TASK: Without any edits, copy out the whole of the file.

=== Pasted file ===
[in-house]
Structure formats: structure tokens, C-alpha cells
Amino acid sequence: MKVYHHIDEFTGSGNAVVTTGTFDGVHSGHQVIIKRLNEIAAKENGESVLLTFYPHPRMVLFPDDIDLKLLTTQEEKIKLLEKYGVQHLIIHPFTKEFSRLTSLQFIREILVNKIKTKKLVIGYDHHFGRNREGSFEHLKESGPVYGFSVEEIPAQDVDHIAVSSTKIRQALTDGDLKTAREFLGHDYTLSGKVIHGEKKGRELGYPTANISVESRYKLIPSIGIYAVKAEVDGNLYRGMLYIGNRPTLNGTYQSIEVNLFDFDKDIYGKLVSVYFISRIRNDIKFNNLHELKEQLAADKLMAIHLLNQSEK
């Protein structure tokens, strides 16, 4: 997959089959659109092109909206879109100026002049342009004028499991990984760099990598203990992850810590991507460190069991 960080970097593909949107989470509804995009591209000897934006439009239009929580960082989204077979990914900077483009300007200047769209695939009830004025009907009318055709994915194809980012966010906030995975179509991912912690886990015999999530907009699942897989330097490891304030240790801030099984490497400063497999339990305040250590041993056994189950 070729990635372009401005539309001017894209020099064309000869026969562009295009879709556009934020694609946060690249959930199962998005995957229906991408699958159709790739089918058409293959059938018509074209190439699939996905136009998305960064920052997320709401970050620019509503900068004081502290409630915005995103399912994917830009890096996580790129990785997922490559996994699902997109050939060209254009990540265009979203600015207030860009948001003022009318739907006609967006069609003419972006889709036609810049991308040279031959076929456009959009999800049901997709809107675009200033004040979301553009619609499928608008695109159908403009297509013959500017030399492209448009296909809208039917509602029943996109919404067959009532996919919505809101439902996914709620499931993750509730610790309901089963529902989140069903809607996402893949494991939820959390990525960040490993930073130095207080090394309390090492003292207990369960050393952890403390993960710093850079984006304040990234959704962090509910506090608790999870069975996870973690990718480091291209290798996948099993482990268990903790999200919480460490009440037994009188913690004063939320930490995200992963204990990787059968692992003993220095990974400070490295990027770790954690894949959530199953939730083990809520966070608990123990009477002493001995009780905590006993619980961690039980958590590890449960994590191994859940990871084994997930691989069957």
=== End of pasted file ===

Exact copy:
[in-house]
Structure formats: structure tokens, C-alpha cells
Amino acid sequence: MKVYHHIDEFTGSGNAVVTTGTFDGVHSGHQVIIKRLNEIAAKENGESVLLTFYPHPRMVLFPDDIDLKLLTTQEEKIKLLEKYGVQHLIIHPFTKEFSRLTSLQFIREILVNKIKTKKLVIGYDHHFGRNREGSFEHLKESGPVYGFSVEEIPAQDVDHIAVSSTKIRQALTDGDLKTAREFLGHDYTLSGKVIHGEKKGRELGYPTANISVESRYKLIPSIGIYAVKAEVDGNLYRGMLYIGNRPTLNGTYQSIEVNLFDFDKDIYGKLVSVYFISRIRNDIKFNNLHELKEQLAADKLMAIHLLNQSEK
């Protein structure tokens, strides 16, 4: 997959089959659109092109909206879109100026002049342009004028499991990984760099990598203990992850810590991507460190069991 960080970097593909949107989470509804995009591209000897934006439009239009929580960082989204077979990914900077483009300007200047769209695939009830004025009907009318055709994915194809980012966010906030995975179509991912912690886990015999999530907009699942897989330097490891304030240790801030099984490497400063497999339990305040250590041993056994189950 070729990635372009401005539309001017894209020099064309000869026969562009295009879709556009934020694609946060690249959930199962998005995957229906991408699958159709790739089918058409293959059938018509074209190439699939996905136009998305960064920052997320709401970050620019509503900068004081502290409630915005995103399912994917830009890096996580790129990785997922490559996994699902997109050939060209254009990540265009979203600015207030860009948001003022009318739907006609967006069609003419972006889709036609810049991308040279031959076929456009959009999800049901997709809107675009200033004040979301553009619609499928608008695109159908403009297509013959500017030399492209448009296909809208039917509602029943996109919404067959009532996919919505809101439902996914709620499931993750509730610790309901089963529902989140069903809607996402893949494991939820959390990525960040490993930073130095207080090394309390090492003292207990369960050393952890403390993960710093850079984006304040990234959704962090509910506090608790999870069975996870973690990718480091291209290798996948099993482990268990903790999200919480460490009440037994009188913690004063939320930490995200992963204990990787059968692992003993220095990974400070490295990027770790954690894949959530199953939730083990809520966070608990123990009477002493001995009780905590006993619980961690039980958590590890449960994590191994859940990871084994997930691989069957």